Just Posted

Raeya Evie Duncan was the 100th baby born at Chilliwack General Hospital for the month of May. She is seen here with her parents Alysha Williams and Andrew Duncan on June 12, 2021. (Jenna Hauck/ Chilliwack Progress)
Baby boom in Chilliwack as record number of infants born at CGH in May

‘COVID babies are coming out,’ says dad of 100th baby born at Chilliwack General Hospital last month

Syringes prepared with Pfizer’s COVID-19 vaccine at a vaccination site in Long Beach, Calif., Friday, March 5, 2021. (AP Photo/Jae C. Hong)
Walk-ins welcome at upcoming G.W. Secondary vaccine clinic

Second consecutive Saturday Fraser Health has scheduled a same-day clinic in a Chilliwack school

Migrating sockeye in the Fraser River August 7, 2007. (Fisheries and Oceans Canada)
First Nations, commercial, and recreational harvesters join forces to save Fraser River fish

‘We have to work together to rebuild these stocks while there is still time,’ says delegate

Vancouver courthouse. (Photo: Tom Zytaruk)
Man loses bid to appeal conviction for 1999 rape at Abbotsford music festival

James Redden, 53, formerly of Nanaimo, was found guilty in 2019 following six-day trial

Dozens of demonstrators gathered in March at the Hope Station House, showing support for preserving the 1916 building. (Photo/Christian Ward)
New reports breathe life into efforts to save the Hope Station House

The documents were presented to District of Hope Council at a meeting June 14

People watch a car burn during a riot following game 7 of the NHL Stanley Cup final in downtown Vancouver, B.C., in this June 15, 2011 photo. THE CANADIAN PRESS/Geoff Howe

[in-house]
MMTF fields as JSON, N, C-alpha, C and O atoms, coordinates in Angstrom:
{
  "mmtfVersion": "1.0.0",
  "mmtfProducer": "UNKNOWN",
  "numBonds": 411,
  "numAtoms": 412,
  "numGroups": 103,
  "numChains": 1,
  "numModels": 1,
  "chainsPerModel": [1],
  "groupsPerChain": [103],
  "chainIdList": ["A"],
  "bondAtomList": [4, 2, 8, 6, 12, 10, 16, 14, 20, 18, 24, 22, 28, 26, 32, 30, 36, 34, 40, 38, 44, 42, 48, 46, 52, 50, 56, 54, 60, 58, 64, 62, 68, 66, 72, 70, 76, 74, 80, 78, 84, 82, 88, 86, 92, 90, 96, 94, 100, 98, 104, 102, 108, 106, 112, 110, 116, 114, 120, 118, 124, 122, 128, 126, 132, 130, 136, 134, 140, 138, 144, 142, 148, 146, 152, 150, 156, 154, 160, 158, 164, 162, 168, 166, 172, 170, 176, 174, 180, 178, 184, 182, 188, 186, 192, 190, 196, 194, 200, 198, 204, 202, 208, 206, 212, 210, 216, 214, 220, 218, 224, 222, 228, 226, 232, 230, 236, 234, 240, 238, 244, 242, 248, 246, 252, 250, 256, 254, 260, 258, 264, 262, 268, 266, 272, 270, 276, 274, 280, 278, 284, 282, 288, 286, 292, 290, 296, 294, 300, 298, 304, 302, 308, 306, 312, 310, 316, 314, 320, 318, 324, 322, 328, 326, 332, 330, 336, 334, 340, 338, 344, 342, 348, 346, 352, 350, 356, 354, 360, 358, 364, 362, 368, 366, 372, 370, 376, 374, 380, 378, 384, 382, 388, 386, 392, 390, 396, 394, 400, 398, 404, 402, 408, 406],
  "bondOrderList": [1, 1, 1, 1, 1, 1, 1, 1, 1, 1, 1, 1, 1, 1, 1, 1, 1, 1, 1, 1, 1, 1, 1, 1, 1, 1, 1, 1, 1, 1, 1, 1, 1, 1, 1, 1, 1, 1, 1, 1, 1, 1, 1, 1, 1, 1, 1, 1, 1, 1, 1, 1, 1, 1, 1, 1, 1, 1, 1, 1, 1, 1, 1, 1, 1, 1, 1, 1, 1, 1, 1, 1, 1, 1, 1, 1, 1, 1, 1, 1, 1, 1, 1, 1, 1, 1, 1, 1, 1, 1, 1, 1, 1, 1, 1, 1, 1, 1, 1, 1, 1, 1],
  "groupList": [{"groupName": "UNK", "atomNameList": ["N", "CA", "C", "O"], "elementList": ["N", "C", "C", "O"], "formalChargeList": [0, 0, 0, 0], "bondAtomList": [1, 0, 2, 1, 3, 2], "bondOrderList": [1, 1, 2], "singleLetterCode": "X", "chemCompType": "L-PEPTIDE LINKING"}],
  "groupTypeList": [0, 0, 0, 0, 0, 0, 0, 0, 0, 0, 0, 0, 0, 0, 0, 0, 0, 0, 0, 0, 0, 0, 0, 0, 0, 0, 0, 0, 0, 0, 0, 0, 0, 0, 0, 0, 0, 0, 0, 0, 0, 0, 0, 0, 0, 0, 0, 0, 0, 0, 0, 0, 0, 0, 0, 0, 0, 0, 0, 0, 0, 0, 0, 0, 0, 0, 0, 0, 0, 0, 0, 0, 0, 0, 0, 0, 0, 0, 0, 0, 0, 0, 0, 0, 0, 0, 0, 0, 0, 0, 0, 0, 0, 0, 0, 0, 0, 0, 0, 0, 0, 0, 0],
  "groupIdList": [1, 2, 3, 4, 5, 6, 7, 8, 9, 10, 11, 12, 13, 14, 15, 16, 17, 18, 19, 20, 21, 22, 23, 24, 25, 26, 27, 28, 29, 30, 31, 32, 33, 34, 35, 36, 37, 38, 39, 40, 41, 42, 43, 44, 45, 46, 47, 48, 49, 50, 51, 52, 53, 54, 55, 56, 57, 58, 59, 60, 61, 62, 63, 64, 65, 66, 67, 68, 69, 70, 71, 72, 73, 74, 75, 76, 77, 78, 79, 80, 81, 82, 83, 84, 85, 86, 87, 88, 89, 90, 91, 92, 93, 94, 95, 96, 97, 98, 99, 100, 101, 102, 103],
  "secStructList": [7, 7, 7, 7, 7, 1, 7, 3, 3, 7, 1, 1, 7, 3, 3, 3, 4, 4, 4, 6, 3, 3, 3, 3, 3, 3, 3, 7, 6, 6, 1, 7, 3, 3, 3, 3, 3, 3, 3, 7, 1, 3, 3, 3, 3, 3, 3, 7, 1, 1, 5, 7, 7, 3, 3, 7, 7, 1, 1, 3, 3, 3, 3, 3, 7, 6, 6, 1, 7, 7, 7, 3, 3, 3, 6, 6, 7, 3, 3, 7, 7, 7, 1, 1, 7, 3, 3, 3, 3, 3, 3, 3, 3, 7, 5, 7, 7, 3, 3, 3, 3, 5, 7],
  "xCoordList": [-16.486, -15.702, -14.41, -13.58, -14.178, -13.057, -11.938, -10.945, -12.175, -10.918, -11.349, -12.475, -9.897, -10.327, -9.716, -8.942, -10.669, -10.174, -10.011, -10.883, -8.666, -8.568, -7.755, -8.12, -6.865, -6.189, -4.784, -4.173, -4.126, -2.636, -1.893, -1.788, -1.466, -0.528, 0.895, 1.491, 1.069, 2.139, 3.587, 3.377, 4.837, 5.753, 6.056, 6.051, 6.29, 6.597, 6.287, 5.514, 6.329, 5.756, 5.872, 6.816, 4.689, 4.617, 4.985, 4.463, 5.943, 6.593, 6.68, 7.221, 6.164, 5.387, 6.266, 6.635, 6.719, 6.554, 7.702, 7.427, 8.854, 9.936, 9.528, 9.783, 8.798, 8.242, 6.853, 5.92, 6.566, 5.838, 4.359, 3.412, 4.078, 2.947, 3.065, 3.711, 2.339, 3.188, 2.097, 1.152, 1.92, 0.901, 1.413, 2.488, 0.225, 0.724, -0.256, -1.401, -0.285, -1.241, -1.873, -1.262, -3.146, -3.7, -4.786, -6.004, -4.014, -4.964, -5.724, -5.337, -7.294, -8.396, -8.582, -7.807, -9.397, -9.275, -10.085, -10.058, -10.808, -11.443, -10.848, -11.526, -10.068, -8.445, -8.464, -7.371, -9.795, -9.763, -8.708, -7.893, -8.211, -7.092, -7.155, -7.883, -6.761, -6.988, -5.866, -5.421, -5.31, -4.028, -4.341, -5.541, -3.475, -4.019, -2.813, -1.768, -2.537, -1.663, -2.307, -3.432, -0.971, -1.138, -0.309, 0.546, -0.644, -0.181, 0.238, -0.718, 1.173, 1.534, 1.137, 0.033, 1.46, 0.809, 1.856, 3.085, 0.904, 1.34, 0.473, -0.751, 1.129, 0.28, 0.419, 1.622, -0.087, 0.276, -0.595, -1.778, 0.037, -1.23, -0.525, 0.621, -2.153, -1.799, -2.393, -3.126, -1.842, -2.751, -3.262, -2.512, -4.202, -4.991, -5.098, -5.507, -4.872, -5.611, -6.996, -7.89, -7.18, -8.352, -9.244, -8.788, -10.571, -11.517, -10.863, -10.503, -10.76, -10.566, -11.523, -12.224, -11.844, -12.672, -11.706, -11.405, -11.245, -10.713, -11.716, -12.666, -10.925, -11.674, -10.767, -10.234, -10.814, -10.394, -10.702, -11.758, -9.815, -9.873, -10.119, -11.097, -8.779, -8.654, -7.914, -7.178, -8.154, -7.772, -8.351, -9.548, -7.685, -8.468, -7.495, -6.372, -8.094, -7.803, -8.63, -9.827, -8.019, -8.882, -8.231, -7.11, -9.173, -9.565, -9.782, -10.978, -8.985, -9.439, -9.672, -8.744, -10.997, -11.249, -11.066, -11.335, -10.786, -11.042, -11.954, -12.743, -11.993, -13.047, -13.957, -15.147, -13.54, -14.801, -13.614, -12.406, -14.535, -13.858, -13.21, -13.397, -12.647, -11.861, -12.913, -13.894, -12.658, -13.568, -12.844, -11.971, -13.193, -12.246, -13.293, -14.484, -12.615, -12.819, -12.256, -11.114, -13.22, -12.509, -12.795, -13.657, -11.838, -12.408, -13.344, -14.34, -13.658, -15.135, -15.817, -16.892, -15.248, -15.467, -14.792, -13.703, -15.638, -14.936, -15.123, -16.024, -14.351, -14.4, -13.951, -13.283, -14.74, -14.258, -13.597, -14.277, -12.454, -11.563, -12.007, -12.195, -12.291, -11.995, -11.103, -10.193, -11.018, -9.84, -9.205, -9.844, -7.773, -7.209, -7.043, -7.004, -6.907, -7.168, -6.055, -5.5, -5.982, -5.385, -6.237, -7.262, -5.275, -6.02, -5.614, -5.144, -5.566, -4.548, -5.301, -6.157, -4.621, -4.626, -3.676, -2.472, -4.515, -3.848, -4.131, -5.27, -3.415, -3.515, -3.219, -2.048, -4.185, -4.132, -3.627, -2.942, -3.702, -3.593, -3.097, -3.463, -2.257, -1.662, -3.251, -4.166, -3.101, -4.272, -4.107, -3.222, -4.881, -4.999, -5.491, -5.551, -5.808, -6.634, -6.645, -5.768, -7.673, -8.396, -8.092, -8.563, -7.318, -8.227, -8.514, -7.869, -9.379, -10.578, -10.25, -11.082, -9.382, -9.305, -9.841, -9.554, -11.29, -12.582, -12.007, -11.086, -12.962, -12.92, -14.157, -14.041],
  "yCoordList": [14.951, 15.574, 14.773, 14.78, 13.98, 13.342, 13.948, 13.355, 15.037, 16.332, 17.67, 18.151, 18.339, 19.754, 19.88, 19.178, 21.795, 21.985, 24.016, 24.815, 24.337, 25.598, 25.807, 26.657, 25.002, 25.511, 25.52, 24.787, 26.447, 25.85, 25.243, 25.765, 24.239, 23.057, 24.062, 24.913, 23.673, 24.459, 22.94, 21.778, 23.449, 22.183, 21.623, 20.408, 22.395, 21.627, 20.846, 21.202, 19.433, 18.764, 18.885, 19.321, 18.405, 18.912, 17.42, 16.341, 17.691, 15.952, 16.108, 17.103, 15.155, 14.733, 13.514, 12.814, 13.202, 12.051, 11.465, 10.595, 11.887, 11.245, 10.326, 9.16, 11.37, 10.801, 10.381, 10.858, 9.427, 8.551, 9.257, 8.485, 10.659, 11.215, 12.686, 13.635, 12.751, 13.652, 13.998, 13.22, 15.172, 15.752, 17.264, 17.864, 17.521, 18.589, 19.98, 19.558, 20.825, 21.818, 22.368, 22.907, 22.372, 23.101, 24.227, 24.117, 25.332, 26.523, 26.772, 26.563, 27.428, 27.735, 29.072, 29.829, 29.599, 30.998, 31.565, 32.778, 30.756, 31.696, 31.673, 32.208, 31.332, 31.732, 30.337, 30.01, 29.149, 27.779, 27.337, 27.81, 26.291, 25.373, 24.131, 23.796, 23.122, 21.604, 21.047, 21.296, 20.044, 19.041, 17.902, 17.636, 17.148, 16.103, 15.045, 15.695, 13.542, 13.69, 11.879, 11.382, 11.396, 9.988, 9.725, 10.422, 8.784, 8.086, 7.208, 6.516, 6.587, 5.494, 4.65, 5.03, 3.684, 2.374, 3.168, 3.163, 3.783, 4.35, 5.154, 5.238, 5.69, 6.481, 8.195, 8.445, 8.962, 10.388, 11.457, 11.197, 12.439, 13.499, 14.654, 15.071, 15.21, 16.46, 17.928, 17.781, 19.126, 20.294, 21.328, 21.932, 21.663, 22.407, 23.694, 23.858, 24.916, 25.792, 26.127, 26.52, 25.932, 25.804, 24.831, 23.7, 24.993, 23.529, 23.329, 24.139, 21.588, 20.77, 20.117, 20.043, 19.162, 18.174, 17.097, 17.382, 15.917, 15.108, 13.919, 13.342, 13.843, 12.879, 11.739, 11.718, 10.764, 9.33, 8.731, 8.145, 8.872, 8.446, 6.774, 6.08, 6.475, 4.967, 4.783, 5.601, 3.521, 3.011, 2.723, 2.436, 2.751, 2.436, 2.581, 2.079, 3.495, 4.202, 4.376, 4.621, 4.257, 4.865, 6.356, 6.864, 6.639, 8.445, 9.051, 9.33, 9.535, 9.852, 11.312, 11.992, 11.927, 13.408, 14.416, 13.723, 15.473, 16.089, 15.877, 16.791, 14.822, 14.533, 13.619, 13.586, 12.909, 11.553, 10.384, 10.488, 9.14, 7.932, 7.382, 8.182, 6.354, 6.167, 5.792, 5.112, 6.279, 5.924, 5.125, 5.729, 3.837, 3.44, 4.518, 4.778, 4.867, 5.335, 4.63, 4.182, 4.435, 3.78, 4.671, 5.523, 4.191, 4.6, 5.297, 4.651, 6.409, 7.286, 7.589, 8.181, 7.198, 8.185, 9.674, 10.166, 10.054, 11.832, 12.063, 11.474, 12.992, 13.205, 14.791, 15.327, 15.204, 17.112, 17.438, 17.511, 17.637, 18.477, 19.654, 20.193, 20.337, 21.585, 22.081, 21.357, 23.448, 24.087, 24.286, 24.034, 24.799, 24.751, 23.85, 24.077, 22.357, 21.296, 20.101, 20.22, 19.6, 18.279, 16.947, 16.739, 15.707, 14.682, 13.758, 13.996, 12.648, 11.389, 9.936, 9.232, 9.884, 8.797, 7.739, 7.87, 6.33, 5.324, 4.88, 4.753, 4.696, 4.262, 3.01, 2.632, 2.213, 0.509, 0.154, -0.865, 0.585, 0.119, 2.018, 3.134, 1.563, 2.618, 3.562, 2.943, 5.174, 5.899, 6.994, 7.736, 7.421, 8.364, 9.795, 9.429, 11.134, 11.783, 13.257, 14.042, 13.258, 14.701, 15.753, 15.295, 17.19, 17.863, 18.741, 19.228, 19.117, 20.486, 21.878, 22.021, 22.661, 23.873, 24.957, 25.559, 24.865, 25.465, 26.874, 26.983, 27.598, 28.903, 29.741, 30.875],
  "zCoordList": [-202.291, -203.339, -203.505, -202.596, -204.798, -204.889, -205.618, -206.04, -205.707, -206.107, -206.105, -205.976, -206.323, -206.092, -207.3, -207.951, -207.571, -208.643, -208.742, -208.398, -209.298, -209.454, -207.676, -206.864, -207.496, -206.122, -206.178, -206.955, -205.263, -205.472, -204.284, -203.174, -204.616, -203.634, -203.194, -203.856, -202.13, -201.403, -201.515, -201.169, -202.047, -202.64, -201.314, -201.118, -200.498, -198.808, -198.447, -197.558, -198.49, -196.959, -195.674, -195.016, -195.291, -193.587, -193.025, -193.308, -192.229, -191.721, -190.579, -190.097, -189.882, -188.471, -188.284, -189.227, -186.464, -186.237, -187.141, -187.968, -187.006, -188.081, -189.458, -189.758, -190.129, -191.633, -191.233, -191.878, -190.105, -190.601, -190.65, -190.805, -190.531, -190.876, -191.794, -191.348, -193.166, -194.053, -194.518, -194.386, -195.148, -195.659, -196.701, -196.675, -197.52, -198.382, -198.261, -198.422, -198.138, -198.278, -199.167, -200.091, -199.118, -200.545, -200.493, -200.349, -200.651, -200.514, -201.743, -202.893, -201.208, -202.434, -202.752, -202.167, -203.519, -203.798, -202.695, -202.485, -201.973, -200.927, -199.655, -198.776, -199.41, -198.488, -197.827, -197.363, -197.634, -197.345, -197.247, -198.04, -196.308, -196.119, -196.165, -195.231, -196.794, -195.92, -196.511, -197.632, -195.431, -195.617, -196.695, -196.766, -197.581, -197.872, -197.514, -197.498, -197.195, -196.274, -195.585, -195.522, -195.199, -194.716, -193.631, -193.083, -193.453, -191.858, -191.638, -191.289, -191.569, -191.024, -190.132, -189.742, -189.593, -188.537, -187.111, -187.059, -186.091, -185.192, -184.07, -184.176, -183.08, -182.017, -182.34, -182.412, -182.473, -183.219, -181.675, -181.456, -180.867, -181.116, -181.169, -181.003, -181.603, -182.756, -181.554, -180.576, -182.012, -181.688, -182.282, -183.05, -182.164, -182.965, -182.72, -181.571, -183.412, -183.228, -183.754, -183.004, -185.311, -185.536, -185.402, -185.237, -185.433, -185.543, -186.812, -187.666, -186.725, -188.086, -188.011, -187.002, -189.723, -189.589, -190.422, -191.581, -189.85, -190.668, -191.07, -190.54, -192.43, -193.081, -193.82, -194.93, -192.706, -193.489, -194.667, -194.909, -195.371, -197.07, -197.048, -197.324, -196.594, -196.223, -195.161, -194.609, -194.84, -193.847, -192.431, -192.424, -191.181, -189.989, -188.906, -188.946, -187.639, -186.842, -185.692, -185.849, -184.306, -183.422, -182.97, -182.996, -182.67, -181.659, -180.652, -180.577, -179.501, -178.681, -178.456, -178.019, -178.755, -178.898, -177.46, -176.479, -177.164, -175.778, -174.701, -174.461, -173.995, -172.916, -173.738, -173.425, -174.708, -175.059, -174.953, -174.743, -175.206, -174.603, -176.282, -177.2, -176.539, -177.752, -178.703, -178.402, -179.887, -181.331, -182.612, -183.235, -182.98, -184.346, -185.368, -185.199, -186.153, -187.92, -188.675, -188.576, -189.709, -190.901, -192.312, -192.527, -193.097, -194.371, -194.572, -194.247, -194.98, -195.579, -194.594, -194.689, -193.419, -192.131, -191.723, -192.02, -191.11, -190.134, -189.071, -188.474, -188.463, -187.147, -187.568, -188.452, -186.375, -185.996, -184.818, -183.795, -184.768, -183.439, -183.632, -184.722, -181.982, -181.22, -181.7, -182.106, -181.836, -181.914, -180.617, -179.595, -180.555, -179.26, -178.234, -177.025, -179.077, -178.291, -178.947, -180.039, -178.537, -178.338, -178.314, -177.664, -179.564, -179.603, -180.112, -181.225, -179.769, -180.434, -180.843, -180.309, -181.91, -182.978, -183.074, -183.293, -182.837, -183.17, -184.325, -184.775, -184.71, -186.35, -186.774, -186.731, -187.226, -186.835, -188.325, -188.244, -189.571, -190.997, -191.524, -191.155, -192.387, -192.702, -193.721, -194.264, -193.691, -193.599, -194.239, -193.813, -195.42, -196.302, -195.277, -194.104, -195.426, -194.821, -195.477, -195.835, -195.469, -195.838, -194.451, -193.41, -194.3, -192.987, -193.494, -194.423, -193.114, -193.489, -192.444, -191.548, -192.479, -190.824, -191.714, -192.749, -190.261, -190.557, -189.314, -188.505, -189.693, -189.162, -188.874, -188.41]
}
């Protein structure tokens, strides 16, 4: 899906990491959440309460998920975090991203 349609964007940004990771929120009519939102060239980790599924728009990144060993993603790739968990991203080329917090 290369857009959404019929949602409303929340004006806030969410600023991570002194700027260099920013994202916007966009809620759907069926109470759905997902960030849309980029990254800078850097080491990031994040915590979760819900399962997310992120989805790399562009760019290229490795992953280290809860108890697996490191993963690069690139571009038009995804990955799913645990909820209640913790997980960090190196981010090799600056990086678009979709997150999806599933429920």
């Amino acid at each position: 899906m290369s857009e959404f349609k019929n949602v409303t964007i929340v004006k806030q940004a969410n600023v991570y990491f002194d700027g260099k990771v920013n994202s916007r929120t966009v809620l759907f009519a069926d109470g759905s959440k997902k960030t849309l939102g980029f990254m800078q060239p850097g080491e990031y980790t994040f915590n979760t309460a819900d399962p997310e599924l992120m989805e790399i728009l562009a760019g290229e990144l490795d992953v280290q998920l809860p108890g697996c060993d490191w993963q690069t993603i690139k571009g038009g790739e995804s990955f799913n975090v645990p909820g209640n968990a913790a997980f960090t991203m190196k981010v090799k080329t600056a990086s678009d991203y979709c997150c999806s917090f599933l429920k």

10 years ago: Where were you during the 2011 Vancouver Stanley Cup Riots?

Smashed-in storefronts, looting, garbage can fires and overturned cars some of the damage remembered today

(Black Press Media file)
Dirty money: Canadian currency the most germ-filled in the world, survey suggests

Canadian plastic currency was found to contain 209 bacterial cultures

(pixabay file shot)
B.C. ombudsperson labels youth confinement in jail ‘unsafe,’ calls for changes

Review states a maximum of 22 hours for youth, aged 12 from to 17, to be placed in solitary

Cannabis bought in British Columbia (Ashley Wadhwani/Black Press Media)
Is it time to start thinking about greener ways to package cannabis?

Packaging suppliers are still figuring eco-friendly and affordable packaging options that fit the mandates of Cannabis Regulations

Eleonore Alamillo-Laberge, 6, reads a book in Ottawa on Monday, June 12, 2017. THE CANADIAN PRESS/Sean Kilpatrick
Parents will need to fight ‘COVID learning slump’ over summer: B.C. literacy experts

Parents who play an active role in educating their children this summer can reverse the slump by nearly 80%, says Janet Mort

The border crossing on Highway 11 in Abbotsford heading south (file)
Western premiers call for clarity, timelines on international travel, reopening rules

Trudeau has called Thursday meeting, premiers say they expect to leave that meeting with a plan

The B.C. government’s vaccine booking website is busy processing second-dose appointments, with more than 76 per cent of adults having received a first dose. THE CANADIAN PRESS/Jonathan Hayward
B.C.’s COVID-19 infections, hospitalizations stable for Tuesday

108 new confirmed cases, 139 in hospital, 39 in intensive care

A worker, at left, tends to a customer at a cosmetics shop amid the COVID-19 pandemic Thursday, May 20, 2021, in Los Angeles. (AP Photo/Marcio Jose Sanchez)
Half of cosmetics sold in Canada, U.S. contain toxic chemicals: study

Researchers found that 56% of foundations and eye products contain high levels of fluorine

Most Read